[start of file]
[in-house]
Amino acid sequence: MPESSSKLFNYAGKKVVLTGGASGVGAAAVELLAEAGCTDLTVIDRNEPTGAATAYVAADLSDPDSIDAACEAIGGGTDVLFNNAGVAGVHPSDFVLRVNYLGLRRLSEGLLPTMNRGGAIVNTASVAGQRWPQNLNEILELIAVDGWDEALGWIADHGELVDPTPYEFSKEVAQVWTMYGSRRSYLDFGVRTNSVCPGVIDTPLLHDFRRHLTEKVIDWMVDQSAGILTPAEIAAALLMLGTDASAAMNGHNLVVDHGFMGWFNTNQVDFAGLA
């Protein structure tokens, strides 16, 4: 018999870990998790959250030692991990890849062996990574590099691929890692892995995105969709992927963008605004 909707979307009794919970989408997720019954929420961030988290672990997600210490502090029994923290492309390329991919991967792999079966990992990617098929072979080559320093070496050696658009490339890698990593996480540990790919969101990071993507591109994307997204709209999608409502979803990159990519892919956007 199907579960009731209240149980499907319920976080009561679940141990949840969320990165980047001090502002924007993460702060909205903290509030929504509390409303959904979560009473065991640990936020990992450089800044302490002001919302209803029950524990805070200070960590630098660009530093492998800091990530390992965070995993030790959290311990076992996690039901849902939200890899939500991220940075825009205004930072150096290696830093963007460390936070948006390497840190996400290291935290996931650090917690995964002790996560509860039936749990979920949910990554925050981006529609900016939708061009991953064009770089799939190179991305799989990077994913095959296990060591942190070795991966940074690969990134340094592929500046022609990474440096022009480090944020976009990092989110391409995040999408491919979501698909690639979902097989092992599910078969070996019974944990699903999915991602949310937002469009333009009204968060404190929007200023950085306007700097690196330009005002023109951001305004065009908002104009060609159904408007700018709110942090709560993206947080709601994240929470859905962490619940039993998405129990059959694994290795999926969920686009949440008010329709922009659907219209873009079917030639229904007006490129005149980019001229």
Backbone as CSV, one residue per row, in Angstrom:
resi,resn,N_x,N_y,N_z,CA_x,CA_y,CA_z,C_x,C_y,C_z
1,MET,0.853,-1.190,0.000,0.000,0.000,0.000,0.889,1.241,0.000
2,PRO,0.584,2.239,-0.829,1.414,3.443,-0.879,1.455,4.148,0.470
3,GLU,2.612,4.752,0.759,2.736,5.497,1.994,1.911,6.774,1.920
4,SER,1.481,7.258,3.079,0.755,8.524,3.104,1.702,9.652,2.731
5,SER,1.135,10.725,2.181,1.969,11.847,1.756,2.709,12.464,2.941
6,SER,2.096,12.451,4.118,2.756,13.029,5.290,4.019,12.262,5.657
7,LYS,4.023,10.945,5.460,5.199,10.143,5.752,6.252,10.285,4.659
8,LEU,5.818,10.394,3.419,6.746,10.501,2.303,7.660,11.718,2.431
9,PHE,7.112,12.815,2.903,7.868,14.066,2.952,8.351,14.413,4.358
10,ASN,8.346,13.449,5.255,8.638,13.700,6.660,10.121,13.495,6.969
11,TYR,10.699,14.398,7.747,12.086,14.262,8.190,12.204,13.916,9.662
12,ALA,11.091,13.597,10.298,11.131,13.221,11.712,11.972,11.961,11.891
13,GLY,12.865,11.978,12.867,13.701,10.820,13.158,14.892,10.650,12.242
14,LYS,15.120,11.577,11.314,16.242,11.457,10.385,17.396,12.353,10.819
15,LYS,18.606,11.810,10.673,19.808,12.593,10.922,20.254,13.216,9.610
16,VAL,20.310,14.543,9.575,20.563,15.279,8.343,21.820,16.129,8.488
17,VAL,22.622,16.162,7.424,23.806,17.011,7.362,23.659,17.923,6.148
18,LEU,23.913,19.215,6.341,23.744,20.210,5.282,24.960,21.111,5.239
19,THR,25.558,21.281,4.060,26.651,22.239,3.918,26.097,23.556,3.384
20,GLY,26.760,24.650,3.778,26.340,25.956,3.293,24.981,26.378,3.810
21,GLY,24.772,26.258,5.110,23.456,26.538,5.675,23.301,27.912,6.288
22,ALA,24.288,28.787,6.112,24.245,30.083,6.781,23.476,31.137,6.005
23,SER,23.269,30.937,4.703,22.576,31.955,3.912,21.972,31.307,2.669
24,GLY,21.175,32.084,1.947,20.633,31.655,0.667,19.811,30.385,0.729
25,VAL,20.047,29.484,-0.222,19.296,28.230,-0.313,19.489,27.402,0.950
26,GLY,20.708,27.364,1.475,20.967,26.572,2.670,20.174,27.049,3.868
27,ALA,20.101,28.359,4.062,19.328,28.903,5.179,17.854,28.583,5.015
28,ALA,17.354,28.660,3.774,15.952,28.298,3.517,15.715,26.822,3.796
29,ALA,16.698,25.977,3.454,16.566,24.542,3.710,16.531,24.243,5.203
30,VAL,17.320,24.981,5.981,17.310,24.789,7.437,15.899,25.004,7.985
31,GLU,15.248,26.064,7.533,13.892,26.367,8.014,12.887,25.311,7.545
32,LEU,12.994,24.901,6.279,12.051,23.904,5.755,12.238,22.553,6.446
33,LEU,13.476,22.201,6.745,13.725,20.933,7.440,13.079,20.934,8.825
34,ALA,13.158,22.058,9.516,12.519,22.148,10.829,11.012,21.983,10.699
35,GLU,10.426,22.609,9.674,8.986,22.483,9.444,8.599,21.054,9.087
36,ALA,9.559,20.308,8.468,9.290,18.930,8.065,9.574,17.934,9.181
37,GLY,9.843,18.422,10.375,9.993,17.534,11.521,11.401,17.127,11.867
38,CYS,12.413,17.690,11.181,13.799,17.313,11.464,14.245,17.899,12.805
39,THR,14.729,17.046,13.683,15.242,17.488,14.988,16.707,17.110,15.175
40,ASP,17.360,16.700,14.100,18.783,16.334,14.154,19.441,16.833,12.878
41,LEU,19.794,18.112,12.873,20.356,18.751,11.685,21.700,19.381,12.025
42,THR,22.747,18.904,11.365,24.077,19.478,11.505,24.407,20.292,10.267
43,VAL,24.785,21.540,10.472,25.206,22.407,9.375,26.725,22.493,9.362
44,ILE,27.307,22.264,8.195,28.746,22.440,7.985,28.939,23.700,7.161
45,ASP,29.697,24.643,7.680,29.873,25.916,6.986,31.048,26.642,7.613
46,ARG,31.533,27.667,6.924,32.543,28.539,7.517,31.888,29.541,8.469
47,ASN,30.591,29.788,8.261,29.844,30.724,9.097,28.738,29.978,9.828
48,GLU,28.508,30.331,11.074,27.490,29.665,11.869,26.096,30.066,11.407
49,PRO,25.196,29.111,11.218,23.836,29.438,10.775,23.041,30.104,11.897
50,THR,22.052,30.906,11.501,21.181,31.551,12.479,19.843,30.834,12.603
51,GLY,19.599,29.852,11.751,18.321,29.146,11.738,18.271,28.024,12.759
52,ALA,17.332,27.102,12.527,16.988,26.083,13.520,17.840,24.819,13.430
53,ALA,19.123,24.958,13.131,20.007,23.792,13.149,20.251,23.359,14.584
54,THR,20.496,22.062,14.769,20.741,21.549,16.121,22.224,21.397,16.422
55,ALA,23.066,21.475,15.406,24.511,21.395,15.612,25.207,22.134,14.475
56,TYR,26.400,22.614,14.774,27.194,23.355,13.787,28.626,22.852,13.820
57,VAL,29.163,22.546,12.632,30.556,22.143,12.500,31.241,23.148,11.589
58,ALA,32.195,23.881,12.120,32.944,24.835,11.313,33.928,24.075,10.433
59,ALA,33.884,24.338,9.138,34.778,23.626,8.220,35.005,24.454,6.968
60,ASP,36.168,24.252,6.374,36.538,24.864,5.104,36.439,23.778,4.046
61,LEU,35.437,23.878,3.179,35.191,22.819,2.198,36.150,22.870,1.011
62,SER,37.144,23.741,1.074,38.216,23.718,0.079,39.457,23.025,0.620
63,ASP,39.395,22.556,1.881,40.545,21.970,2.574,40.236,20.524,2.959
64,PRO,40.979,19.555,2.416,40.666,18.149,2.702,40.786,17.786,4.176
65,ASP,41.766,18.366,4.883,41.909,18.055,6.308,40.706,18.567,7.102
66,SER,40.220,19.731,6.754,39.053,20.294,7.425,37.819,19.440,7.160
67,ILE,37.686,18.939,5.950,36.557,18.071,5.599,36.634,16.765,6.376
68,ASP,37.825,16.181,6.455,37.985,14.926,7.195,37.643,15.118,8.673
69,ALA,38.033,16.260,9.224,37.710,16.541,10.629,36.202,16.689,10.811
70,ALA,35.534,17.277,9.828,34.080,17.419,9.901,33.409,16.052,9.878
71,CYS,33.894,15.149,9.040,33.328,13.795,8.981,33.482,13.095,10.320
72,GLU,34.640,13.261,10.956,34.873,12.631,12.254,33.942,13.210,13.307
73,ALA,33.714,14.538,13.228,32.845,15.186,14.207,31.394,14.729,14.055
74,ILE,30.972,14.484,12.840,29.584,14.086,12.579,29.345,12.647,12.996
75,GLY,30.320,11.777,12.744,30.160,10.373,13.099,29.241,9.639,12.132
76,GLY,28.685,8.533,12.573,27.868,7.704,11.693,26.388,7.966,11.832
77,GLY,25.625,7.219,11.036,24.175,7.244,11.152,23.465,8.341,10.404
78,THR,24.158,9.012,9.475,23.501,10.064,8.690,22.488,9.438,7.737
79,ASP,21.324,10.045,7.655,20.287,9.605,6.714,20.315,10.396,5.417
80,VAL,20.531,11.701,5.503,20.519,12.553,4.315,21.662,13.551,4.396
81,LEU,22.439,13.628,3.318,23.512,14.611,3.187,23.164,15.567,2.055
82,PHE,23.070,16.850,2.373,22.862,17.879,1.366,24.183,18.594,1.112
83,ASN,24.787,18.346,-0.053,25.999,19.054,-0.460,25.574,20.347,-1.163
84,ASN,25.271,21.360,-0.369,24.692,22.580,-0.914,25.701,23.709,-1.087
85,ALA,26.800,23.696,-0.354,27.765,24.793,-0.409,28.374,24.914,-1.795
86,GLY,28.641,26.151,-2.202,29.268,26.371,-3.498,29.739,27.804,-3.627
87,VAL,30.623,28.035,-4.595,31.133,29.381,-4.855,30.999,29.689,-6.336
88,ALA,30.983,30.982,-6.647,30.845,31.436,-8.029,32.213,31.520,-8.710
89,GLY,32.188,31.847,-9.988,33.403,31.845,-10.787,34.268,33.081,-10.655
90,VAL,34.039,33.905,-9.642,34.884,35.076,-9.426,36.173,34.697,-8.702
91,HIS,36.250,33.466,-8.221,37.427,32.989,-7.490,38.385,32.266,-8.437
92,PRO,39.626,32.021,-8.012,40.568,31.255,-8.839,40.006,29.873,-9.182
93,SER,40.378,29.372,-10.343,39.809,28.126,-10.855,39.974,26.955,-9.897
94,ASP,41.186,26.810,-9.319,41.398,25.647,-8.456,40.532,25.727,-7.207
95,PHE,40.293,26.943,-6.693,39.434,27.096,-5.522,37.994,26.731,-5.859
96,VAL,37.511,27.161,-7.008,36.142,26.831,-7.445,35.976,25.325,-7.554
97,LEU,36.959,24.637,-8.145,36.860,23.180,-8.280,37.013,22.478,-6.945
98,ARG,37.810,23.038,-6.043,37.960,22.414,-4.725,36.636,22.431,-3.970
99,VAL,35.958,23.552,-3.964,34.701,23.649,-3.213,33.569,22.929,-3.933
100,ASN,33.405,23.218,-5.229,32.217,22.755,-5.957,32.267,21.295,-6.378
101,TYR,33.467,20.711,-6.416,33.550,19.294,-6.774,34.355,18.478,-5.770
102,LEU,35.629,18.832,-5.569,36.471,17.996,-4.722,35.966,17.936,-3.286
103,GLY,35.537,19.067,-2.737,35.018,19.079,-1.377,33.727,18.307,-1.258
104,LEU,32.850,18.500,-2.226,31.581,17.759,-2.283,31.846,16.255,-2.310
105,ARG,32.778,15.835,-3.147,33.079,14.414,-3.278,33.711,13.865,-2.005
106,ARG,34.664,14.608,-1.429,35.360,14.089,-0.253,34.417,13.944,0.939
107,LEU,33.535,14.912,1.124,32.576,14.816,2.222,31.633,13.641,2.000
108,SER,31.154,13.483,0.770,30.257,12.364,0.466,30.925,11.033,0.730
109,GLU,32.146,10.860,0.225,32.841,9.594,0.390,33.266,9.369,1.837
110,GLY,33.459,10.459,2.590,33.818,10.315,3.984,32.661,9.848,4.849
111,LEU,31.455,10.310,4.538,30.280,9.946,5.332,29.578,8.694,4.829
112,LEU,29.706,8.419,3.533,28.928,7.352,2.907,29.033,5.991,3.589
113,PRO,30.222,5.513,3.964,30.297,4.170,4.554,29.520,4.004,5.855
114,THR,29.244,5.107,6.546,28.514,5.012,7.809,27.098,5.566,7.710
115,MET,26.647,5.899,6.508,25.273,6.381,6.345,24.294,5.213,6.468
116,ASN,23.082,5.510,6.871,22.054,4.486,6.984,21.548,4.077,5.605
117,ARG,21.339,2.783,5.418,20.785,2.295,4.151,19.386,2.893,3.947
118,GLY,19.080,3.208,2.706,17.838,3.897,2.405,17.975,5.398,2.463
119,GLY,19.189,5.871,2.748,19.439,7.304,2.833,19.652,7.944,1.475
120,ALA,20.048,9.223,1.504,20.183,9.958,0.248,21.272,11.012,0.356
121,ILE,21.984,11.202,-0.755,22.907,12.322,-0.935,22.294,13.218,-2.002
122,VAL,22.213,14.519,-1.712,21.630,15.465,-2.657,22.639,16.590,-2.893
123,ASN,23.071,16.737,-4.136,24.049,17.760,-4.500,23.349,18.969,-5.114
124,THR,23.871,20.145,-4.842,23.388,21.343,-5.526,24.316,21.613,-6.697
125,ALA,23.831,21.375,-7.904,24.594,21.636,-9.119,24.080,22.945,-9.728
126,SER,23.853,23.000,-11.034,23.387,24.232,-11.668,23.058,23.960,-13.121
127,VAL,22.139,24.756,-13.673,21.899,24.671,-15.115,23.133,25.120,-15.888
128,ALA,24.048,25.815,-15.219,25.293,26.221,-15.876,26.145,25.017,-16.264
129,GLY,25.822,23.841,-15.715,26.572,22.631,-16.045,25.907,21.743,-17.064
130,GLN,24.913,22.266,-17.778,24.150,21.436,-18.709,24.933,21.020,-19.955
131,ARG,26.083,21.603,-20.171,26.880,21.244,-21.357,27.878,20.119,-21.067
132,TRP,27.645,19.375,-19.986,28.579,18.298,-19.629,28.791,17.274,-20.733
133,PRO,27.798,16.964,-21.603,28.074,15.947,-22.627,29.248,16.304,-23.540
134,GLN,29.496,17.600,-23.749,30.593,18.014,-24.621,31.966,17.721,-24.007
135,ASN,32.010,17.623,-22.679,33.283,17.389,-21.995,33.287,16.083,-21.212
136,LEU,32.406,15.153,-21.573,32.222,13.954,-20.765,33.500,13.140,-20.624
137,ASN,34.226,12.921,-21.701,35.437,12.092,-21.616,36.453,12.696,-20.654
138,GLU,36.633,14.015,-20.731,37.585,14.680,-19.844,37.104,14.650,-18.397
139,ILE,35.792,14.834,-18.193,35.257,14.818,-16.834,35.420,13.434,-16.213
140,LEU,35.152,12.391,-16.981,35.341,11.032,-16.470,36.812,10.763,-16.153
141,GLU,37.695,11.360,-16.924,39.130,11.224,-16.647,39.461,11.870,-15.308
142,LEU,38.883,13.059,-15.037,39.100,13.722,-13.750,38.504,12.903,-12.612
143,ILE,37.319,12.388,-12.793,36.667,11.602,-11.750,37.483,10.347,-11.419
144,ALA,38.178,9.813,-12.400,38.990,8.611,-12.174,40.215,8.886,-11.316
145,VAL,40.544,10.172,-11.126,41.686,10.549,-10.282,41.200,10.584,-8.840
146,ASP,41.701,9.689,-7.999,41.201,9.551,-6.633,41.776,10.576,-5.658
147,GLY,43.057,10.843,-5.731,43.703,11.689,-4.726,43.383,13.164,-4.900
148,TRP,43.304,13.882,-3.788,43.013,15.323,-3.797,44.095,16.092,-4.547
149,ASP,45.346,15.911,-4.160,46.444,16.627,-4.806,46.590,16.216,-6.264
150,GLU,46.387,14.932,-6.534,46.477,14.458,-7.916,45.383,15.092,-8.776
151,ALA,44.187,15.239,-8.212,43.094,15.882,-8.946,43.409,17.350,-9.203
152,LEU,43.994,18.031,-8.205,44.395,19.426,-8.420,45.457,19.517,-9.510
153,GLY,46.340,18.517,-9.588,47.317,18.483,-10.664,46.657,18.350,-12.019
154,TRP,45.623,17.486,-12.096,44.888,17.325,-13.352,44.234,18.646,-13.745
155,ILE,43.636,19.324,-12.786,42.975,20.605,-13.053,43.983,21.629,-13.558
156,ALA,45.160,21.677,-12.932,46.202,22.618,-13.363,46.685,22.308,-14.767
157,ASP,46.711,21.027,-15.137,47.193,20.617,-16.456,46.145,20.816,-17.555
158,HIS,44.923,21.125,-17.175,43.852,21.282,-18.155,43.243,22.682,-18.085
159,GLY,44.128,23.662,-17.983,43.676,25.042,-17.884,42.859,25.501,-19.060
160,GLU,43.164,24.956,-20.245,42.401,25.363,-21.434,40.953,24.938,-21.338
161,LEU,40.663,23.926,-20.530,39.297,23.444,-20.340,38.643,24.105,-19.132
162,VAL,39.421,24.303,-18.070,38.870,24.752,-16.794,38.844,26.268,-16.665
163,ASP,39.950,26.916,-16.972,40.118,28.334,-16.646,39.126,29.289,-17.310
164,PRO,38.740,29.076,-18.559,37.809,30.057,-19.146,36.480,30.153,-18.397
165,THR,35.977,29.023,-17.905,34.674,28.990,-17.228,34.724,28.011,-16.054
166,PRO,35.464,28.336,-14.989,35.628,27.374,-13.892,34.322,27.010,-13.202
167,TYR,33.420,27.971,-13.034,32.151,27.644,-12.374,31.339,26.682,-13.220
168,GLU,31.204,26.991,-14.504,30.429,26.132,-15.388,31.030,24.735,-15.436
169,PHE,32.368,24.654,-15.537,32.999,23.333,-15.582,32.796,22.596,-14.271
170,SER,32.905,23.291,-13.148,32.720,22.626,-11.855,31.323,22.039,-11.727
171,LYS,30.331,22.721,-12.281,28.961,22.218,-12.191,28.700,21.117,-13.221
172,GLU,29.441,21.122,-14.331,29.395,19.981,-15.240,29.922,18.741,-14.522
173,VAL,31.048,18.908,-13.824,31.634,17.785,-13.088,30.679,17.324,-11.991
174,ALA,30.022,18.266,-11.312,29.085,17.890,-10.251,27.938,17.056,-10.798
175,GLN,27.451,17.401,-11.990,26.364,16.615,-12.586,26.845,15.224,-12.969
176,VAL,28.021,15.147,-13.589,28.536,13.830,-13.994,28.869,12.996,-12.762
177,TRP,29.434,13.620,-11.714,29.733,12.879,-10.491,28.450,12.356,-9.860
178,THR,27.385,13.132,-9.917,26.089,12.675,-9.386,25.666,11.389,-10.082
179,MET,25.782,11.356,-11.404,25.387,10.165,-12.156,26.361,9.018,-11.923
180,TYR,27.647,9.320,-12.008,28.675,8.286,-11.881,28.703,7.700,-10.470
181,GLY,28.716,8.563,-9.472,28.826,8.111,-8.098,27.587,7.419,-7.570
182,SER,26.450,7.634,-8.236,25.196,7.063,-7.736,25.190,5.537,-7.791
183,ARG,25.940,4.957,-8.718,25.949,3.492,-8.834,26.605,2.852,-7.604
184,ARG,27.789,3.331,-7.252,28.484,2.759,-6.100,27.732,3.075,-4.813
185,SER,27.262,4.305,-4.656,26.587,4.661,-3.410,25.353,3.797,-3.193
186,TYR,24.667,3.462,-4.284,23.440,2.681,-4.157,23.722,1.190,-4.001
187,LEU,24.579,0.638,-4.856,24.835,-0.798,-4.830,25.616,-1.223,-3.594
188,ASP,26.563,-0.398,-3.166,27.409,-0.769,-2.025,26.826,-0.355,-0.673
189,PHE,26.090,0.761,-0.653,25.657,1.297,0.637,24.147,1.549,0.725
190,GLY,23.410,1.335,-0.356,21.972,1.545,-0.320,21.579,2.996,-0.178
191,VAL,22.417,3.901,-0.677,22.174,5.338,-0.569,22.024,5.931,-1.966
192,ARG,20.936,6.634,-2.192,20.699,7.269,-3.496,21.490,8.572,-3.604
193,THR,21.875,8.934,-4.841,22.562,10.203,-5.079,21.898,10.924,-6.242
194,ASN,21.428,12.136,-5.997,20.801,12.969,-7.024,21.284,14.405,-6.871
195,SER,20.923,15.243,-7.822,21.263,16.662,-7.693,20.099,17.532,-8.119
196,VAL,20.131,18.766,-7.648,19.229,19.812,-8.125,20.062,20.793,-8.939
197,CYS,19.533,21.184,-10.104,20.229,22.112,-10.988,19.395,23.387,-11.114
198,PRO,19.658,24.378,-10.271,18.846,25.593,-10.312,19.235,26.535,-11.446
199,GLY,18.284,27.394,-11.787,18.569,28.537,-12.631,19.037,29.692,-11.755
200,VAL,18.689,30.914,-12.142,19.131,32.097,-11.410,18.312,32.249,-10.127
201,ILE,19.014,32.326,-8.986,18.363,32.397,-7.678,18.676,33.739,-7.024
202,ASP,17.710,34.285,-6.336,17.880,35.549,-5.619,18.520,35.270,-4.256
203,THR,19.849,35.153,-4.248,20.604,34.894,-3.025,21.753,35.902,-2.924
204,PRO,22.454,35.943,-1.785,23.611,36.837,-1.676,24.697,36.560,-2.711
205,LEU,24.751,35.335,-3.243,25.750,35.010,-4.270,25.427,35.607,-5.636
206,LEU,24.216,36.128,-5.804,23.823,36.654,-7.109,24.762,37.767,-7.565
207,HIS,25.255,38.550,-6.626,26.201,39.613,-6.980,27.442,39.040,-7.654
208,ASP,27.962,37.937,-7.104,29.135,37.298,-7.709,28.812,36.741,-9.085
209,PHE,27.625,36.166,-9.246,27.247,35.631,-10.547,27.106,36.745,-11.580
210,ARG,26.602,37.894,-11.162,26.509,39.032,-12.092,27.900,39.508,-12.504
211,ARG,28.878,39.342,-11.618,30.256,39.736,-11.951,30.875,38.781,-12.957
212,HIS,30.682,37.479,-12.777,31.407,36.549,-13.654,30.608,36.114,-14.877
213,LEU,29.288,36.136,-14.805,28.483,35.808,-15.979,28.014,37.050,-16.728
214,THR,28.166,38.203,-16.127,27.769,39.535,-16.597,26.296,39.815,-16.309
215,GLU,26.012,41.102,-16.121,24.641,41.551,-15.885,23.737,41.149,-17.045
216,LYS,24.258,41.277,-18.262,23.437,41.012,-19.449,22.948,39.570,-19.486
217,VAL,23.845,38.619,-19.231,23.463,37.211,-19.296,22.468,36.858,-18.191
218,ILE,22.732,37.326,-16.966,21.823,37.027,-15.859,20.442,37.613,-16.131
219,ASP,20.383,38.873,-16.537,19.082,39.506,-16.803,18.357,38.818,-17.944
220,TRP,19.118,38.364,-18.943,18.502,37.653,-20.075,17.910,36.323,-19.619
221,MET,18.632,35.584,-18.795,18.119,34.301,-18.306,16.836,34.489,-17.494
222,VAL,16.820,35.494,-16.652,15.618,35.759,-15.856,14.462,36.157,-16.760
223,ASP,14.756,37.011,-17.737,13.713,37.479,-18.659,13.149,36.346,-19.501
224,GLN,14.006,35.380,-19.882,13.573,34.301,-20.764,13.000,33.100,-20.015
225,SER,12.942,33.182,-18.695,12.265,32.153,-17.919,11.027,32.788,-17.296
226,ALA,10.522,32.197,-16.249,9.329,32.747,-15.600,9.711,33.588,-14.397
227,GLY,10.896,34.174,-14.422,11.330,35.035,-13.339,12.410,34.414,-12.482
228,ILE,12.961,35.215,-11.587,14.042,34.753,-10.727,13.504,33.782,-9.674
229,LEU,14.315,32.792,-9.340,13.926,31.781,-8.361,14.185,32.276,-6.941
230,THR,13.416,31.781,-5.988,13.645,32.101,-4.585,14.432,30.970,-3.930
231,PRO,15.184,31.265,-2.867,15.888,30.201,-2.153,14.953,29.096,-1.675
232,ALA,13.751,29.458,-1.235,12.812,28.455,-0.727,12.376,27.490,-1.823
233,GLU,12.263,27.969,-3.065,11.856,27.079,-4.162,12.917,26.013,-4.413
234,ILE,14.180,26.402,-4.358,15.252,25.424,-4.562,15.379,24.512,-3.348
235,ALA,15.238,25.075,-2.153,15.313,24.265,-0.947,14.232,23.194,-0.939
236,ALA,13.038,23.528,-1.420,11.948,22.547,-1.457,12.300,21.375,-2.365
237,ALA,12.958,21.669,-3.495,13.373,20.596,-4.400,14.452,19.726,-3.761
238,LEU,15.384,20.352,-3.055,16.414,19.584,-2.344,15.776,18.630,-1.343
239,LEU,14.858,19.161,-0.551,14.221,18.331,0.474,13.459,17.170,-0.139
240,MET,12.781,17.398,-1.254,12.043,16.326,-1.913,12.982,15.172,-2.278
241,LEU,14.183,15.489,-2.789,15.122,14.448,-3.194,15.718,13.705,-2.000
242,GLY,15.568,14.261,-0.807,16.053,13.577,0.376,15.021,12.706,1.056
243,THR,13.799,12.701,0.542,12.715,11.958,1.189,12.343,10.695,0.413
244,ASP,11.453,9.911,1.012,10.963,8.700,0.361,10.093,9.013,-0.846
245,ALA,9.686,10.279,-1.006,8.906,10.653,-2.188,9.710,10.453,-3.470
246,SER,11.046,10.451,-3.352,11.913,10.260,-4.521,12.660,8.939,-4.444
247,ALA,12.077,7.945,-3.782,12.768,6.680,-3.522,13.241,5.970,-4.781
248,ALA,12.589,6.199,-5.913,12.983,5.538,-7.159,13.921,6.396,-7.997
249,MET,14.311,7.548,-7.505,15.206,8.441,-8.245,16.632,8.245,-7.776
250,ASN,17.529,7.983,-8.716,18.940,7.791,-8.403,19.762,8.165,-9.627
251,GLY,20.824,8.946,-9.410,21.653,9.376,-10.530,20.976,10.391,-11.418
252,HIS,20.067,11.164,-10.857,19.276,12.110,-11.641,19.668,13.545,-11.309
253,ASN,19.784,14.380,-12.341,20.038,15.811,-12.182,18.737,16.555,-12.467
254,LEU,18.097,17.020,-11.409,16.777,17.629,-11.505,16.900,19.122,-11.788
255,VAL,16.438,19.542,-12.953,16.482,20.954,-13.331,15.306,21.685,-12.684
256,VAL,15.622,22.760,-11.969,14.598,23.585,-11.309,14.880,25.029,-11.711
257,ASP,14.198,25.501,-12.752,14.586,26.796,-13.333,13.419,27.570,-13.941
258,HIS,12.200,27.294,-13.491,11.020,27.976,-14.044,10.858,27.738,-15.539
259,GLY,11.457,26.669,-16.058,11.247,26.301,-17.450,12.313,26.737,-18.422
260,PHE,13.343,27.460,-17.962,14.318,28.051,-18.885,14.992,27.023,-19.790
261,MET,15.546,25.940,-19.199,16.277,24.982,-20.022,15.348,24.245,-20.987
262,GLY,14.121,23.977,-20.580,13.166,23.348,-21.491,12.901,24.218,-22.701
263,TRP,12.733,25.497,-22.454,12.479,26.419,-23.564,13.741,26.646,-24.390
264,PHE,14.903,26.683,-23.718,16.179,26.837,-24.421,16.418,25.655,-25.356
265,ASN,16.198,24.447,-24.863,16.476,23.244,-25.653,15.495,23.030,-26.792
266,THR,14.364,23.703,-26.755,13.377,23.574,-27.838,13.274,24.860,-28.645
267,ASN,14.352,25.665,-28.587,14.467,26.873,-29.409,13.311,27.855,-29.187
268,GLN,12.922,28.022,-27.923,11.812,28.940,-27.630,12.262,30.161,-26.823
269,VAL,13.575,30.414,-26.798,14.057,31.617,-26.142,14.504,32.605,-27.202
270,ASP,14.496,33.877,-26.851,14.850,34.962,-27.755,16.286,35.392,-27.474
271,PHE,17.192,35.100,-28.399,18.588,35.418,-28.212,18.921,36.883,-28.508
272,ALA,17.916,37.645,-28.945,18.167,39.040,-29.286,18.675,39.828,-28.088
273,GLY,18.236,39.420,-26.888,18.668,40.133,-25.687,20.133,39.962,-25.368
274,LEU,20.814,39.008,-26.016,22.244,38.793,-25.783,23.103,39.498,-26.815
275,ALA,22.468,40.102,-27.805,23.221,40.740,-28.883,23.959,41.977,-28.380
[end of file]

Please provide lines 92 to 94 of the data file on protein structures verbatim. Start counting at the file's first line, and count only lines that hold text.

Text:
87,VAL,30.623,28.035,-4.595,31.133,29.381,-4.855,30.999,29.689,-6.336
88,ALA,30.983,30.982,-6.647,30.845,31.436,-8.029,32.213,31.520,-8.710
89,GLY,32.188,31.847,-9.988,33.403,31.845,-10.787,34.268,33.081,-10.655